Do you have an anecdote, which also had home for me as a mother who wasn't there all the time when I was in my professional life, um, where you go to -- this is when you're back in Seattle, I believe -- and you'd go to Luke's school and a teacher makes a comment. Can you talk about that moment?
Absolutely. Absolutely. So it was, we were in the process of moving back to Seattle and I had actually flown from China and had not, you know, not gone home to rest. I had showered. It was the last day of school and gone to the last day of school. And I had three kids in that school and my husband substitute-taught at the school. So we were very involved. He was very involved. And the teacher of a third grade class came to me and said,” Oh, Luke does have a mother.” And it was, all I could do was took all my composure to say, “How many of the fathers of your students do you actually know? Because you know, a primary parent quite well, but you just don't happen to know me.” And, you know, sometimes I think it was the other mothers and the women that were worse to me than my male colleagues or the male community that I was involved in.
So you were mad?
I was sad, I was mad, and I was really frustrated because, you know, I still, even today think women don't all have to agree, but we have to support one another. And I saw that as such a dig, you know, at clearly an insecurity that every mother's going to have and that it just hits straight home. And so it was just awful -- it put me off balance for sure. But you know, it was one of those things that you need to adjust your response in the moment versus be emotional about it.
Yeah. When I had a similar moment, I handled it fine in the moment. But when I left that event, I cried. And I cried, not because someone was judging me that, you know, that I wasn't performing the mom role the way we were supposed to be performing it, I just felt badly because I thought I'm not a good mother. They don't know me. I don't know them. I haven't been part of this community. And I, I cried. I mean in -- alone. I wasn't going to show anyone that. But I did.
Absolutely. Absolutely. There's many, many times where I think of, I was, you know, assumably in some foreign wild land, which translated into either a hotel room alone, or a conference room. And there was some important event that I was missing, and I was gutted when I heard about it, when they told me about it, always. The good news about that is now as they are grown, young men, all of them are very aware of my life, my career, and actually proud of me and tell me that. And so it is a wonderful, you know, sort of all the way around, they see that we did not have a traditional family, but they value that. And so I'm thankful that, that they, they are that those young men actually,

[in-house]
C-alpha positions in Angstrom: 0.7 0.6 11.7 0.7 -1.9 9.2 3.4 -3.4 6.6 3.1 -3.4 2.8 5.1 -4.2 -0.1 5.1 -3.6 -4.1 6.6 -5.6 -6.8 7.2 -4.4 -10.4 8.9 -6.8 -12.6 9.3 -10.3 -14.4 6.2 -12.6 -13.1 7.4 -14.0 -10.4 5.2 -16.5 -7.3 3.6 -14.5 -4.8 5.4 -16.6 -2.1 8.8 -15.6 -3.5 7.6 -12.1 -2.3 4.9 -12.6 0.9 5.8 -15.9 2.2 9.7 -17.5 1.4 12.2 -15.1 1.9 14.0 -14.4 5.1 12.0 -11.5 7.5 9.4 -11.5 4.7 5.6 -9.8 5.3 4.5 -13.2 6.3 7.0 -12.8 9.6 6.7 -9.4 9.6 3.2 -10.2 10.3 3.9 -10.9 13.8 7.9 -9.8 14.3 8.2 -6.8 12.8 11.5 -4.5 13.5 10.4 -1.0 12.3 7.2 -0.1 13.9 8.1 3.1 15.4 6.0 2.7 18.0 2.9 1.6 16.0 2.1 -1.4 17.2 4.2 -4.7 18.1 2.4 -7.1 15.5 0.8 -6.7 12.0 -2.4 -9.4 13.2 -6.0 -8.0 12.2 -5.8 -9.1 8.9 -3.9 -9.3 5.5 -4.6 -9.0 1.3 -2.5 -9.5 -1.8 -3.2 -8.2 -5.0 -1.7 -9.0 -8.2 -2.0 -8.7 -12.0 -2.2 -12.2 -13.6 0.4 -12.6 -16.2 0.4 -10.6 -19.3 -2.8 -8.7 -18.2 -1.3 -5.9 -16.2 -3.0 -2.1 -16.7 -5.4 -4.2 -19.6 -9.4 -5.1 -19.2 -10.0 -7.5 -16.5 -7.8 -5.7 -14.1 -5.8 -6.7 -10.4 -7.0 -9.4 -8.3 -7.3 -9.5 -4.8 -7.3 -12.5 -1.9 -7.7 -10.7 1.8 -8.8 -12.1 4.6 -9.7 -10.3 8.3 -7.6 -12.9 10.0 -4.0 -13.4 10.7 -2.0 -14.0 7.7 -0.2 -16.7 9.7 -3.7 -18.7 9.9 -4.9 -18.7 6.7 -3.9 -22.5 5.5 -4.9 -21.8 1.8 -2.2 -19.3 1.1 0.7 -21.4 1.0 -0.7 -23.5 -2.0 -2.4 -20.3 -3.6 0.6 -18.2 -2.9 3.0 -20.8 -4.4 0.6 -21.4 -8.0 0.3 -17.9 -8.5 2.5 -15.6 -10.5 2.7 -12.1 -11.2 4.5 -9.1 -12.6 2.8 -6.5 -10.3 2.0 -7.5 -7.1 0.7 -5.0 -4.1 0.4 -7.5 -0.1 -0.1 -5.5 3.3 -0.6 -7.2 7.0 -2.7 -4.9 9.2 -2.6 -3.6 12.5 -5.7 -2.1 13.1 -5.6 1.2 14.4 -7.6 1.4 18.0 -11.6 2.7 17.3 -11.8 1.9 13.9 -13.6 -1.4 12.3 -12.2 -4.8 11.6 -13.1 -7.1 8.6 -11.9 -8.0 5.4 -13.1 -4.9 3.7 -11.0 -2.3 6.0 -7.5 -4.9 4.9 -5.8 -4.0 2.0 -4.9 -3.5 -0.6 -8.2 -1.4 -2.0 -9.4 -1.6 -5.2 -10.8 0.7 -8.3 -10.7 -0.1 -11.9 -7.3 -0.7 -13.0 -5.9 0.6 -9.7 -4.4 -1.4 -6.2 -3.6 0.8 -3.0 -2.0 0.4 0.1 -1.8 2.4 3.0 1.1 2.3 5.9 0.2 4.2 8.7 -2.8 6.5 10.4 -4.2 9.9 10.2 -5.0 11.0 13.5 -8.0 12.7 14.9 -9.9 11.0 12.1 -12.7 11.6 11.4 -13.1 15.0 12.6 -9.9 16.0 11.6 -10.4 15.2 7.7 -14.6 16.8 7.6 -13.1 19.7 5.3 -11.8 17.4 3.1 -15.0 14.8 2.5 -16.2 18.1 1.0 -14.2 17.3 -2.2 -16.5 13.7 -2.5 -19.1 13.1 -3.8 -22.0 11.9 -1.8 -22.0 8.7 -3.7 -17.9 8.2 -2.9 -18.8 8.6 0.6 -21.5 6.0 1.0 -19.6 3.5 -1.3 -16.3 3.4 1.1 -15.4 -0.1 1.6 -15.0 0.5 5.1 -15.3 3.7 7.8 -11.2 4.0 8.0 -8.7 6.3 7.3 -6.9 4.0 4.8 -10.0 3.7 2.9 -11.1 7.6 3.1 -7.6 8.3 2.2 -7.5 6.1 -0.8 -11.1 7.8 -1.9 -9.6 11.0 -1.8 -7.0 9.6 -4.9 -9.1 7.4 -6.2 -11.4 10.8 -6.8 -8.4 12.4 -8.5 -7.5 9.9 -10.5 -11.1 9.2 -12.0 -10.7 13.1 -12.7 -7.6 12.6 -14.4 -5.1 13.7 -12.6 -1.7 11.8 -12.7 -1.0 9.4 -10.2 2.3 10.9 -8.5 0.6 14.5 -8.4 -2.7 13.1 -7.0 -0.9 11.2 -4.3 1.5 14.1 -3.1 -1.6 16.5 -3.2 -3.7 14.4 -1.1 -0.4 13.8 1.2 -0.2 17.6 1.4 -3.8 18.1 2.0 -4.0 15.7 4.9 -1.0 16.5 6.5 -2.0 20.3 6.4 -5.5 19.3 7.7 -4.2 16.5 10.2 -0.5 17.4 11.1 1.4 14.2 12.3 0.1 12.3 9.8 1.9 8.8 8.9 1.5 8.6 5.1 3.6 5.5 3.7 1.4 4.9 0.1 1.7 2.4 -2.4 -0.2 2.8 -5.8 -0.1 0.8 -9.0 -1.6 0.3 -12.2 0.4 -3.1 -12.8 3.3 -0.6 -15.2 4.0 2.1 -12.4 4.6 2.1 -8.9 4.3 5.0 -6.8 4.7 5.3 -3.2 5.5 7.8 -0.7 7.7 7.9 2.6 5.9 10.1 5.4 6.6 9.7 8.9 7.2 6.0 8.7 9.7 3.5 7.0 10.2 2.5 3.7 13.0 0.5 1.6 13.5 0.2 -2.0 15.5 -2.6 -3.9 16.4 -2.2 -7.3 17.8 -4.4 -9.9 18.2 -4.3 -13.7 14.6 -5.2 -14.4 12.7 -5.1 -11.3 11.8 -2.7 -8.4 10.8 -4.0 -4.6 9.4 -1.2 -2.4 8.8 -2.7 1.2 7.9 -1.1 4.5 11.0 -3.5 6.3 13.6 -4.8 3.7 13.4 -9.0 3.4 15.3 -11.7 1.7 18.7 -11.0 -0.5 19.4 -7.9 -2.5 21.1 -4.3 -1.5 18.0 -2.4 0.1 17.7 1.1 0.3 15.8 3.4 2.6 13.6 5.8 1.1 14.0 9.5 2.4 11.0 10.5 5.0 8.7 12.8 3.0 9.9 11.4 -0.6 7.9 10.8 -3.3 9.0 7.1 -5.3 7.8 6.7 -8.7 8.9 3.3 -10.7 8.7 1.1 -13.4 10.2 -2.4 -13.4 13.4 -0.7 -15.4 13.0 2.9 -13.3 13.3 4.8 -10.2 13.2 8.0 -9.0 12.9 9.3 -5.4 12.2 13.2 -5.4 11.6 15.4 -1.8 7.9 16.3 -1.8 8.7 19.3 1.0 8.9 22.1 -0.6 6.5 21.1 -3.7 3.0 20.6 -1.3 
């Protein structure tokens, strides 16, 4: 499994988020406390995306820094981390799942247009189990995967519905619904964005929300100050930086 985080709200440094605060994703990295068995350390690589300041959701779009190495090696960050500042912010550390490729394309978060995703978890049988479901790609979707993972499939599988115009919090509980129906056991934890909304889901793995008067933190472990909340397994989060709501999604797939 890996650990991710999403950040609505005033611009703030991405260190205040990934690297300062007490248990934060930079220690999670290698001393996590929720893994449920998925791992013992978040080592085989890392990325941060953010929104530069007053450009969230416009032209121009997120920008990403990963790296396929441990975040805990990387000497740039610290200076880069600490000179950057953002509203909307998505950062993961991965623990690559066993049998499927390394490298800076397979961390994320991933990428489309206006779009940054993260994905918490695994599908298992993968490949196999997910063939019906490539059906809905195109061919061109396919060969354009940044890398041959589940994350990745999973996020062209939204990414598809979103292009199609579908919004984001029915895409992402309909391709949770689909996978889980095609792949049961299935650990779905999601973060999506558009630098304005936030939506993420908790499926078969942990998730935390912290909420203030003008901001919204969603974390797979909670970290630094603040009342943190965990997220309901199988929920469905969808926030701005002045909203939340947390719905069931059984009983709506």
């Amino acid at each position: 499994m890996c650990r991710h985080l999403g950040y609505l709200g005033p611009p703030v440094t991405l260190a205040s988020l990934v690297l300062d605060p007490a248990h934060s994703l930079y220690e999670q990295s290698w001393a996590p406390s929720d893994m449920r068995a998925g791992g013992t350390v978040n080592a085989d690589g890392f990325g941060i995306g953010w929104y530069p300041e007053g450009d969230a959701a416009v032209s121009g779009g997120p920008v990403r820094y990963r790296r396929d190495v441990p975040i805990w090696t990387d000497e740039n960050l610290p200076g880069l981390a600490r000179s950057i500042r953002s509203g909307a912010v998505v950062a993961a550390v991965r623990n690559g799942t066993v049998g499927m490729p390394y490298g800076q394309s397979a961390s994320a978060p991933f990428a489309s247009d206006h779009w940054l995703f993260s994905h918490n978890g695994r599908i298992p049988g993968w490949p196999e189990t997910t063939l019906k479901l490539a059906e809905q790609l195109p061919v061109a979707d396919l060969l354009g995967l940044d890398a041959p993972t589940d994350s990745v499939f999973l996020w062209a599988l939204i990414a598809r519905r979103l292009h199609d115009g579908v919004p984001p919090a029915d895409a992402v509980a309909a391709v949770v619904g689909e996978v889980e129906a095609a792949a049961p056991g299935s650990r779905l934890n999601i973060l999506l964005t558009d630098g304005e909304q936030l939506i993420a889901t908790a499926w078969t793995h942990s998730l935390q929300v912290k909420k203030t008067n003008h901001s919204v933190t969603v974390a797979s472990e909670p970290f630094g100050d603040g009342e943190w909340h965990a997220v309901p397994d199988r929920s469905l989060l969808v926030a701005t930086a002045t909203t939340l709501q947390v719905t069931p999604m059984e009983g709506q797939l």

Absolutely. There's one of the blurbs for your book. Um, it says that breaking borders is great advice for any woman who wants to have at all. Did you have it all? Do you have it all?
Haha, do we ever have it all? Um, I think that I had, really, an extraordinary life that I never would have imagined I would have had. And so I'm thankful for that every day. And I do, in some ways, I had it all -- I just may not have had it all at the same time. So when my career was going very well, oftentimes my relationship wasn't. Or when my relationship was going very well, I was not on a fast track career path for a few years. And so there were a lot of trade-offs and a lot of painful ones as we went. But, you know, at the end of the day, where I am now, I, you know, my career is not finished. I'm still married. I still have children. It's still moving forward.